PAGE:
The BB in the Bark
Or is it an Eyeball
Click it if you Dare

Copyright – Robert Apple

A Damp day in the woods

Copyright – Patrick

For more tree bark textures, check out the 682st challenge post.

A Highlight of the Latest Activity at our Community

This week we had a new proposal for a throwdown – Marty made it fun via the quirkiness of pareidolia. Here, a few of the images shared during this week. But first, for those unaware of this phenomena:

Pareidolia is the perception of a recognizable image or meaningful pattern where none exists or is intended, as the perception of a face in the surface features of the moon.

A deer with antlers, or maybe a reindeer! 🦌

Copyright – Pat Garrett

LightandShadow captured a monster emerging from the deep!

Copyright – Pat Garrett

For more throwdown action, take a swing at the one on color red 🔴

Are you curious about how much money you can make off of photography? Well, Beth shared some neat insights with us, along her latest print:

Copyright – beth

bucweeet went ice-fishing 🥶

Copyright – bucweeet

And david shared a couple of frames on a little trip to Norway 🇳🇴

Copyright – davidc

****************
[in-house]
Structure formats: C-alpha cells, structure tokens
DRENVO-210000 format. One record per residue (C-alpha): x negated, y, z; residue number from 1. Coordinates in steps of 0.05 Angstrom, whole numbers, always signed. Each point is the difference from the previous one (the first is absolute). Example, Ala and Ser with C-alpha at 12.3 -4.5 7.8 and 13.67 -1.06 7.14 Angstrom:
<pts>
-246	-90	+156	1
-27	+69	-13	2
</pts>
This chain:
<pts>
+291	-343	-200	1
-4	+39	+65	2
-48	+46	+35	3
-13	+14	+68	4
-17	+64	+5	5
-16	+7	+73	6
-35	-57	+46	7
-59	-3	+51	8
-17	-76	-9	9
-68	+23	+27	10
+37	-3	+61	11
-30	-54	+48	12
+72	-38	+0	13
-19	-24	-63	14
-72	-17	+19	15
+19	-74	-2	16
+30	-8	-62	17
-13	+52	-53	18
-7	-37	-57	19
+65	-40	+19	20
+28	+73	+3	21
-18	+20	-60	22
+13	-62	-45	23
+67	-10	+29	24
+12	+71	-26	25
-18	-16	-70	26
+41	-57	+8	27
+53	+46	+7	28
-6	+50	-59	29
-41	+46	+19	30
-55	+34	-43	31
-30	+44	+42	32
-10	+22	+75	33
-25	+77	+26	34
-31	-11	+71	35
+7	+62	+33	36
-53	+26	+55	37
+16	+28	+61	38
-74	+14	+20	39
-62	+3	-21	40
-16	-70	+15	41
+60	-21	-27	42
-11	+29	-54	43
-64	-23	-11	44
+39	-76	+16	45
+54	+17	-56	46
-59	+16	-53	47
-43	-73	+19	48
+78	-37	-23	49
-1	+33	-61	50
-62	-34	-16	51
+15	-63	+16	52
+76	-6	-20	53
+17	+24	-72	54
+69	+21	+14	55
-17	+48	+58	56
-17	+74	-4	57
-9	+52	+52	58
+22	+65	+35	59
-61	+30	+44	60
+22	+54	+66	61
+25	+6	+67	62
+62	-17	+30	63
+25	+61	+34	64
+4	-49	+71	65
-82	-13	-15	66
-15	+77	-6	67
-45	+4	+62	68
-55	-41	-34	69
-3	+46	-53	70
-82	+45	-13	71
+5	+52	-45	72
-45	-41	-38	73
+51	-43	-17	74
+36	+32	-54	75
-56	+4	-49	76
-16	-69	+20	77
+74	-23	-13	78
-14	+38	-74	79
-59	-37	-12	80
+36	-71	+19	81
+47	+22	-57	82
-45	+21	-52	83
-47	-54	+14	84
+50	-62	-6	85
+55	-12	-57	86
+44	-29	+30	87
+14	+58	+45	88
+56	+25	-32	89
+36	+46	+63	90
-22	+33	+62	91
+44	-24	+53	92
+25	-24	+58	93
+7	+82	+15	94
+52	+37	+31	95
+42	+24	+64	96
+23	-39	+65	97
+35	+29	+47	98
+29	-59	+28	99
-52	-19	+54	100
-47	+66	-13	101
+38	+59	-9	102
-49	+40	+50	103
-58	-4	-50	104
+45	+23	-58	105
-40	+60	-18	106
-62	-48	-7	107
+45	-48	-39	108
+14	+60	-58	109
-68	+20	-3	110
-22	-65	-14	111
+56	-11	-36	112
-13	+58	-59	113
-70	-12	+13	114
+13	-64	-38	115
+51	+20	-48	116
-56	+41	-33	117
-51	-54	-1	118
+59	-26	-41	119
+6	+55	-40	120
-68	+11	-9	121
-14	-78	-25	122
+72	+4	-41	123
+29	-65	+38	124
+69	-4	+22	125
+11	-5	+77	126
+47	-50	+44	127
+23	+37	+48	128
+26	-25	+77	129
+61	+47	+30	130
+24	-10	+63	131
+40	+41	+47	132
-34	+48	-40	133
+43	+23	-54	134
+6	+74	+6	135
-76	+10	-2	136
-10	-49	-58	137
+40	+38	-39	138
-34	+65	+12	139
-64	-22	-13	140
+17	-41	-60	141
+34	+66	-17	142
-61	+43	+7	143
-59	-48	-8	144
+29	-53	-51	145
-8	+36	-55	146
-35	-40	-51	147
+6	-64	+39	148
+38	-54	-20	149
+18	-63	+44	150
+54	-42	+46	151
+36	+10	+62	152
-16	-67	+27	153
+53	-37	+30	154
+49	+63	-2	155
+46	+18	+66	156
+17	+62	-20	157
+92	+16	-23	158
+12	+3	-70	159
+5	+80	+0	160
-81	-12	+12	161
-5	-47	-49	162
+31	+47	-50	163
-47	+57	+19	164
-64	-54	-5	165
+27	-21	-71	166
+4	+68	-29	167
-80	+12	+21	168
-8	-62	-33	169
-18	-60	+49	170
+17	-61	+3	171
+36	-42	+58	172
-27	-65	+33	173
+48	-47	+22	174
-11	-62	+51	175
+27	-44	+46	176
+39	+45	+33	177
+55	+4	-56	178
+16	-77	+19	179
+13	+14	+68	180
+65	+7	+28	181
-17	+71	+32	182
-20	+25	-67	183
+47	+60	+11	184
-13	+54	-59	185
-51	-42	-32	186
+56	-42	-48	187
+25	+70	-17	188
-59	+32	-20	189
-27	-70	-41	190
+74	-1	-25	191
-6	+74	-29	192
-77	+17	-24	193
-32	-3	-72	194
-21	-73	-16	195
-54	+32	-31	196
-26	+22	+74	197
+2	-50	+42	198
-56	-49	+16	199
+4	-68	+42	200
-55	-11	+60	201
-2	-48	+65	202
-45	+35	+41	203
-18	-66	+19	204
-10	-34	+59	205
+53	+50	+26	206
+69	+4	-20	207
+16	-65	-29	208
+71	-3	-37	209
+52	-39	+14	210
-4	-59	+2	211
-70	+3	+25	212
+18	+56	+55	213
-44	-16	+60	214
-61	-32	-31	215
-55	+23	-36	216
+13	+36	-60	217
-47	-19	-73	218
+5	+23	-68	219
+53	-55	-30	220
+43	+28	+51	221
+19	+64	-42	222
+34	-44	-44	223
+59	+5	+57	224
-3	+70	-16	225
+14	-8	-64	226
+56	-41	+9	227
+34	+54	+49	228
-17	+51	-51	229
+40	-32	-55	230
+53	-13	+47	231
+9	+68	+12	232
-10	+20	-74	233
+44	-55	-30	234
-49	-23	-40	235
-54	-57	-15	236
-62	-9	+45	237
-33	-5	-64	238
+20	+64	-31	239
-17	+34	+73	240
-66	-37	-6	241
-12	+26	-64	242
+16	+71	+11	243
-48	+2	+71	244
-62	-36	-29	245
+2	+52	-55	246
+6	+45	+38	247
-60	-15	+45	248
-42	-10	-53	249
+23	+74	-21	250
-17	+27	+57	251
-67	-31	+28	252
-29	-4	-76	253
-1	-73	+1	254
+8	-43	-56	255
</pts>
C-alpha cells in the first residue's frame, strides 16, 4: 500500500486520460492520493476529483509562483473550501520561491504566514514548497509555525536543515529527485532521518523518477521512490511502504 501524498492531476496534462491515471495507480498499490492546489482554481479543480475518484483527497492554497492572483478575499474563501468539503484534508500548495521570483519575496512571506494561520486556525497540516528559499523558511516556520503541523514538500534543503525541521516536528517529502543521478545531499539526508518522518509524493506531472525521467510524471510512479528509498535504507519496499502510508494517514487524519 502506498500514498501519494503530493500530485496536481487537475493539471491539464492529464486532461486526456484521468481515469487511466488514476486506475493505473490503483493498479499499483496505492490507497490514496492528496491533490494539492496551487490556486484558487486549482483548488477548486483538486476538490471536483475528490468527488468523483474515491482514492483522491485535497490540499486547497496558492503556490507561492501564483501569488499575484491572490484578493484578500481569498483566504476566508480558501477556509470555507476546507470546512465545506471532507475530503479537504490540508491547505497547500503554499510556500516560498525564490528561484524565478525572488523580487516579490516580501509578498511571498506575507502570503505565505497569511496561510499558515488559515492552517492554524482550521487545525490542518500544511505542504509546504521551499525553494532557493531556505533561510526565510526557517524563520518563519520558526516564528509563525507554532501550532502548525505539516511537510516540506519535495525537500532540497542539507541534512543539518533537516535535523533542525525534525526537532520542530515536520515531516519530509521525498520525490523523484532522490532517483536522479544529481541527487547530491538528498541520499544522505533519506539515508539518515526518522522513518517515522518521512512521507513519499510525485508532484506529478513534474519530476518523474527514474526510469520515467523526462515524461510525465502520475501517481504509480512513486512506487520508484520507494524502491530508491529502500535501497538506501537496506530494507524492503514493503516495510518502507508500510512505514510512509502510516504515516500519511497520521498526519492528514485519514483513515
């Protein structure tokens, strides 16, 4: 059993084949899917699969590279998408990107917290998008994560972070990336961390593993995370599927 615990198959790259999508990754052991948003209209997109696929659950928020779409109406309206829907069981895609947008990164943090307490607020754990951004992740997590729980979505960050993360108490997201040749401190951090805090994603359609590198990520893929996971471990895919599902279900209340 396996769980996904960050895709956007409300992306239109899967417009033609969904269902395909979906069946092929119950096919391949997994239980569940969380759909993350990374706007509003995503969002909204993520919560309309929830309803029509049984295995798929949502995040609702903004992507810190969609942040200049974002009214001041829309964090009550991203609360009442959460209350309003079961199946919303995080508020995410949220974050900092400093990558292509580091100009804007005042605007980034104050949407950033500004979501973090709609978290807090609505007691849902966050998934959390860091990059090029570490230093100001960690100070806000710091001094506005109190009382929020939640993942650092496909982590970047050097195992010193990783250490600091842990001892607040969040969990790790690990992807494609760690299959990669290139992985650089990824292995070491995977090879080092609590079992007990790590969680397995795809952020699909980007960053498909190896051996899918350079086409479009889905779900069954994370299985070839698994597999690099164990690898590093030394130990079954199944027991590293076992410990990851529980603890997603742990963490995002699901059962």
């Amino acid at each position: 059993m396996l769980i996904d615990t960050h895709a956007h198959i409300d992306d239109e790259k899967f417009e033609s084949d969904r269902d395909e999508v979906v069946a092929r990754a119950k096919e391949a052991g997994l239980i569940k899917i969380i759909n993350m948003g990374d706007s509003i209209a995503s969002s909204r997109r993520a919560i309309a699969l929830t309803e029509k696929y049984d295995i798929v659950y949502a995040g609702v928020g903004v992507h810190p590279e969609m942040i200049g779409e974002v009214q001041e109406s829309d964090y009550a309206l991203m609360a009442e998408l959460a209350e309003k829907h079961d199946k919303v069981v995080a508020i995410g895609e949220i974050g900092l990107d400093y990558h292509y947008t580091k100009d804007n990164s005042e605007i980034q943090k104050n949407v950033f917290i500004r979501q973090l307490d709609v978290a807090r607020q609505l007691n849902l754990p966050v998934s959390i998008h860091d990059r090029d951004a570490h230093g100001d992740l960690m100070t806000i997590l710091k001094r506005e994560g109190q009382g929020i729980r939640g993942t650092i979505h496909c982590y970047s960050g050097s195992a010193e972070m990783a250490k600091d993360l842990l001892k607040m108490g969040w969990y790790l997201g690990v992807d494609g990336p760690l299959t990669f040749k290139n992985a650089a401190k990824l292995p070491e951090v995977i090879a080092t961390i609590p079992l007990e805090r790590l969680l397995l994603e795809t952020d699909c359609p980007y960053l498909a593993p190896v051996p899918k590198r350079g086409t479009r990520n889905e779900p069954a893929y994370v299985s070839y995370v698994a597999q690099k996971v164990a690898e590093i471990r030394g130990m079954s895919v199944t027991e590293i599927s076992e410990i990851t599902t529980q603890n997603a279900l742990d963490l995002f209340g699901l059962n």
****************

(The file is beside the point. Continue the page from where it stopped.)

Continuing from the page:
Are you interested in this effect? Well, it is called “miniature effect“, and is achieved in-camera by using some special lenses better known as “Tilt-Shifts“. The peculiarity of these lenses reside in the ability they have for rotating the lens plane relative to the image plane, also known as “tilting”. And also moving the lens parallel to the image plane, also called “shifting”.

And remember, we've decided to make things more interesting at our place. Get all there's to know about the “New Light Stalking Monthly Contest with $250 Cash Prize” in the following link, and don't forget to vote!

We'd Love To Hear Your Thoughts

Our Feedback Forum is a fine place for all those people wanting to grow fast as photographers. Here, you'll get your work reviewed by well-intended photographers, but you'll also have the chance of commenting on the work of others. We believe in the power of feedback, and here are the latest shots shared in the pool:

The Shark Tank is a great place to learn and to discuss, but please read the instructions in order to get a better experience. Share your comments, opinions, and doubts on any or all of the images above. We also will be delighted to see some of your own images. Remember all comments are given to the photographs; not the photographers.

Also, don't forget to participate in our upcoming challenge!

About Author

Federico has a decade of experience in documentary photography, and is a University Professor in photography and research methodology. He's a scientist studying the social uses of photography in contemporary culture who writes about photography and develops documentary projects. Other activities Federico is involved in photography are curation, critique, education, mentoring, outreach and reviews. Get to know him better here.